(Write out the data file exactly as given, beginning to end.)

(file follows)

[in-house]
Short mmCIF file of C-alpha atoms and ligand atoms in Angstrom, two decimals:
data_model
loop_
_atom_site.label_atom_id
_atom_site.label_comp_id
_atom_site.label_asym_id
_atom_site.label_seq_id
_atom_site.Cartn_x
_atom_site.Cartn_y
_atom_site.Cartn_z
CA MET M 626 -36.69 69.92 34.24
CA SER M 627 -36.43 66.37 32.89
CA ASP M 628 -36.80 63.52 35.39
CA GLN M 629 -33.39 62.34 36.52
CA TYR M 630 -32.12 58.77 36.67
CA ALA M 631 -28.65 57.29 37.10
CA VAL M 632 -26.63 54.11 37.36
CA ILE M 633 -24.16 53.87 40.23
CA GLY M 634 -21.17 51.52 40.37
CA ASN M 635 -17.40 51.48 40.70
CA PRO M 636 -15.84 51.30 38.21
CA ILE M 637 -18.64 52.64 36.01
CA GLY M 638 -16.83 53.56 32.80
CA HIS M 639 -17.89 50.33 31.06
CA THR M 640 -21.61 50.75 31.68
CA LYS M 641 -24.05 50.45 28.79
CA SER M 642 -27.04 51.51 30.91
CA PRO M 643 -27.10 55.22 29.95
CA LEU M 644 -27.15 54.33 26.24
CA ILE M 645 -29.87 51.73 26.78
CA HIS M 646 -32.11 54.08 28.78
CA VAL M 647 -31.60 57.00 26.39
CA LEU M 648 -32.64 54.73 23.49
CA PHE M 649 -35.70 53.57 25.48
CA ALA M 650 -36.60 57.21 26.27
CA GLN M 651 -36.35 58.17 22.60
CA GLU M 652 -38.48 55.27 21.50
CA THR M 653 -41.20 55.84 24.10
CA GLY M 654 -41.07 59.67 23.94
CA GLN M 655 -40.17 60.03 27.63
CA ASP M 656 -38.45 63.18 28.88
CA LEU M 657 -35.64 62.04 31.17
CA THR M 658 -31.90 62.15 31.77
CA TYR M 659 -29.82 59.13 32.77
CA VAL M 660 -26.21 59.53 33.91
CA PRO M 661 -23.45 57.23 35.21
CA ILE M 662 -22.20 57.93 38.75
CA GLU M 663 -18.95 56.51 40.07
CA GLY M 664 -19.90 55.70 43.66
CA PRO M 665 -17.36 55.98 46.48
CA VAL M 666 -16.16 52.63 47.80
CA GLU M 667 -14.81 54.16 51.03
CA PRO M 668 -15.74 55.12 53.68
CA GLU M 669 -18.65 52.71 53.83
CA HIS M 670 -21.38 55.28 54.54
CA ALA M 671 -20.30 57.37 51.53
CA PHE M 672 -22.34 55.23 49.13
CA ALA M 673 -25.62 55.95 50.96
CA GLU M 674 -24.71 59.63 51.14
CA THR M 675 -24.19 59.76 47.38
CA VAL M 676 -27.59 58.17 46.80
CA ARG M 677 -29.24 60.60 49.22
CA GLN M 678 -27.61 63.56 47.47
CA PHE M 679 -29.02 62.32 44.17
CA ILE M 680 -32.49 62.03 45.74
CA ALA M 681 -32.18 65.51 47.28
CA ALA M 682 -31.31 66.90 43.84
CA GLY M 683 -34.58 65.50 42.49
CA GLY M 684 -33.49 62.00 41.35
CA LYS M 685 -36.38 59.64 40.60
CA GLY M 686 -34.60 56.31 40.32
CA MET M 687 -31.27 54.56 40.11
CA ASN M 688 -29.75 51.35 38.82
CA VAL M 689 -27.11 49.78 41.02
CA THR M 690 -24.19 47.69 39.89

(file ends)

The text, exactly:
[in-house]
Short mmCIF file of C-alpha atoms and ligand atoms in Angstrom, two decimals:
data_model
loop_
_atom_site.label_atom_id
_atom_site.label_comp_id
_atom_site.label_asym_id
_atom_site.label_seq_id
_atom_site.Cartn_x
_atom_site.Cartn_y
_atom_site.Cartn_z
CA MET M 626 -36.69 69.92 34.24
CA SER M 627 -36.43 66.37 32.89
CA ASP M 628 -36.80 63.52 35.39
CA GLN M 629 -33.39 62.34 36.52
CA TYR M 630 -32.12 58.77 36.67
CA ALA M 631 -28.65 57.29 37.10
CA VAL M 632 -26.63 54.11 37.36
CA ILE M 633 -24.16 53.87 40.23
CA GLY M 634 -21.17 51.52 40.37
CA ASN M 635 -17.40 51.48 40.70
CA PRO M 636 -15.84 51.30 38.21
CA ILE M 637 -18.64 52.64 36.01
CA GLY M 638 -16.83 53.56 32.80
CA HIS M 639 -17.89 50.33 31.06
CA THR M 640 -21.61 50.75 31.68
CA LYS M 641 -24.05 50.45 28.79
CA SER M 642 -27.04 51.51 30.91
CA PRO M 643 -27.10 55.22 29.95
CA LEU M 644 -27.15 54.33 26.24
CA ILE M 645 -29.87 51.73 26.78
CA HIS M 646 -32.11 54.08 28.78
CA VAL M 647 -31.60 57.00 26.39
CA LEU M 648 -32.64 54.73 23.49
CA PHE M 649 -35.70 53.57 25.48
CA ALA M 650 -36.60 57.21 26.27
CA GLN M 651 -36.35 58.17 22.60
CA GLU M 652 -38.48 55.27 21.50
CA THR M 653 -41.20 55.84 24.10
CA GLY M 654 -41.07 59.67 23.94
CA GLN M 655 -40.17 60.03 27.63
CA ASP M 656 -38.45 63.18 28.88
CA LEU M 657 -35.64 62.04 31.17
CA THR M 658 -31.90 62.15 31.77
CA TYR M 659 -29.82 59.13 32.77
CA VAL M 660 -26.21 59.53 33.91
CA PRO M 661 -23.45 57.23 35.21
CA ILE M 662 -22.20 57.93 38.75
CA GLU M 663 -18.95 56.51 40.07
CA GLY M 664 -19.90 55.70 43.66
CA PRO M 665 -17.36 55.98 46.48
CA VAL M 666 -16.16 52.63 47.80
CA GLU M 667 -14.81 54.16 51.03
CA PRO M 668 -15.74 55.12 53.68
CA GLU M 669 -18.65 52.71 53.83
CA HIS M 670 -21.38 55.28 54.54
CA ALA M 671 -20.30 57.37 51.53
CA PHE M 672 -22.34 55.23 49.13
CA ALA M 673 -25.62 55.95 50.96
CA GLU M 674 -24.71 59.63 51.14
CA THR M 675 -24.19 59.76 47.38
CA VAL M 676 -27.59 58.17 46.80
CA ARG M 677 -29.24 60.60 49.22
CA GLN M 678 -27.61 63.56 47.47
CA PHE M 679 -29.02 62.32 44.17
CA ILE M 680 -32.49 62.03 45.74
CA ALA M 681 -32.18 65.51 47.28
CA ALA M 682 -31.31 66.90 43.84
CA GLY M 683 -34.58 65.50 42.49
CA GLY M 684 -33.49 62.00 41.35
CA LYS M 685 -36.38 59.64 40.60
CA GLY M 686 -34.60 56.31 40.32
CA MET M 687 -31.27 54.56 40.11
CA ASN M 688 -29.75 51.35 38.82
CA VAL M 689 -27.11 49.78 41.02
CA THR M 690 -24.19 47.69 39.89